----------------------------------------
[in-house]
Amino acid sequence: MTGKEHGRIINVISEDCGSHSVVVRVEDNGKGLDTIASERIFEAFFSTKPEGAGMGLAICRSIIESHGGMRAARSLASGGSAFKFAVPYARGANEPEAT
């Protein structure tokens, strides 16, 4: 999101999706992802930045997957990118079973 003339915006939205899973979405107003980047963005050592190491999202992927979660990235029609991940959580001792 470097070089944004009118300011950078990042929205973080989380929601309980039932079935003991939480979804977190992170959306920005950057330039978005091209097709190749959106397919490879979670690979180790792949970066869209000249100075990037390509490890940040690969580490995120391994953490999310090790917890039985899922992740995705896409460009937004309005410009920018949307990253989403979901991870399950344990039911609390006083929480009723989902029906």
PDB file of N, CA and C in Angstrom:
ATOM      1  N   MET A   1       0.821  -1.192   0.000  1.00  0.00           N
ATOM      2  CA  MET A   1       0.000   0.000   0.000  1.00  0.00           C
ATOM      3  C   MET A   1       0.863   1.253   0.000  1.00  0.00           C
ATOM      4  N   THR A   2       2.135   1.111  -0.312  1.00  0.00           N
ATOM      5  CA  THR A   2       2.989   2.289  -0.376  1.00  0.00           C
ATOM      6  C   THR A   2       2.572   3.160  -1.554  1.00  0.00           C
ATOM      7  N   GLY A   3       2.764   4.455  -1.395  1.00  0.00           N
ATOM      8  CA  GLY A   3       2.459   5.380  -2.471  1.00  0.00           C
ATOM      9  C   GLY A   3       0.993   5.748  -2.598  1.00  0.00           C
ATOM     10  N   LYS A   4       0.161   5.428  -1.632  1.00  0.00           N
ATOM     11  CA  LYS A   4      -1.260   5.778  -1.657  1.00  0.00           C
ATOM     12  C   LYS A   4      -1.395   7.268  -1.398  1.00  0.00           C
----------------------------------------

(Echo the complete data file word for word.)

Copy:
[in-house]
Amino acid sequence: MTGKEHGRIINVISEDCGSHSVVVRVEDNGKGLDTIASERIFEAFFSTKPEGAGMGLAICRSIIESHGGMRAARSLASGGSAFKFAVPYARGANEPEAT
């Protein structure tokens, strides 16, 4: 999101999706992802930045997957990118079973 003339915006939205899973979405107003980047963005050592190491999202992927979660990235029609991940959580001792 470097070089944004009118300011950078990042929205973080989380929601309980039932079935003991939480979804977190992170959306920005950057330039978005091209097709190749959106397919490879979670690979180790792949970066869209000249100075990037390509490890940040690969580490995120391994953490999310090790917890039985899922992740995705896409460009937004309005410009920018949307990253989403979901991870399950344990039911609390006083929480009723989902029906």
PDB file of N, CA and C in Angstrom:
ATOM      1  N   MET A   1       0.821  -1.192   0.000  1.00  0.00           N
ATOM      2  CA  MET A   1       0.000   0.000   0.000  1.00  0.00           C
ATOM      3  C   MET A   1       0.863   1.253   0.000  1.00  0.00           C
ATOM      4  N   THR A   2       2.135   1.111  -0.312  1.00  0.00           N
ATOM      5  CA  THR A   2       2.989   2.289  -0.376  1.00  0.00           C
ATOM      6  C   THR A   2       2.572   3.160  -1.554  1.00  0.00           C
ATOM      7  N   GLY A   3       2.764   4.455  -1.395  1.00  0.00           N
ATOM      8  CA  GLY A   3       2.459   5.380  -2.471  1.00  0.00           C
ATOM      9  C   GLY A   3       0.993   5.748  -2.598  1.00  0.00           C
ATOM     10  N   LYS A   4       0.161   5.428  -1.632  1.00  0.00           N
ATOM     11  CA  LYS A   4      -1.260   5.778  -1.657  1.00  0.00           C
ATOM     12  C   LYS A   4      -1.395   7.268  -1.398  1.00  0.00           C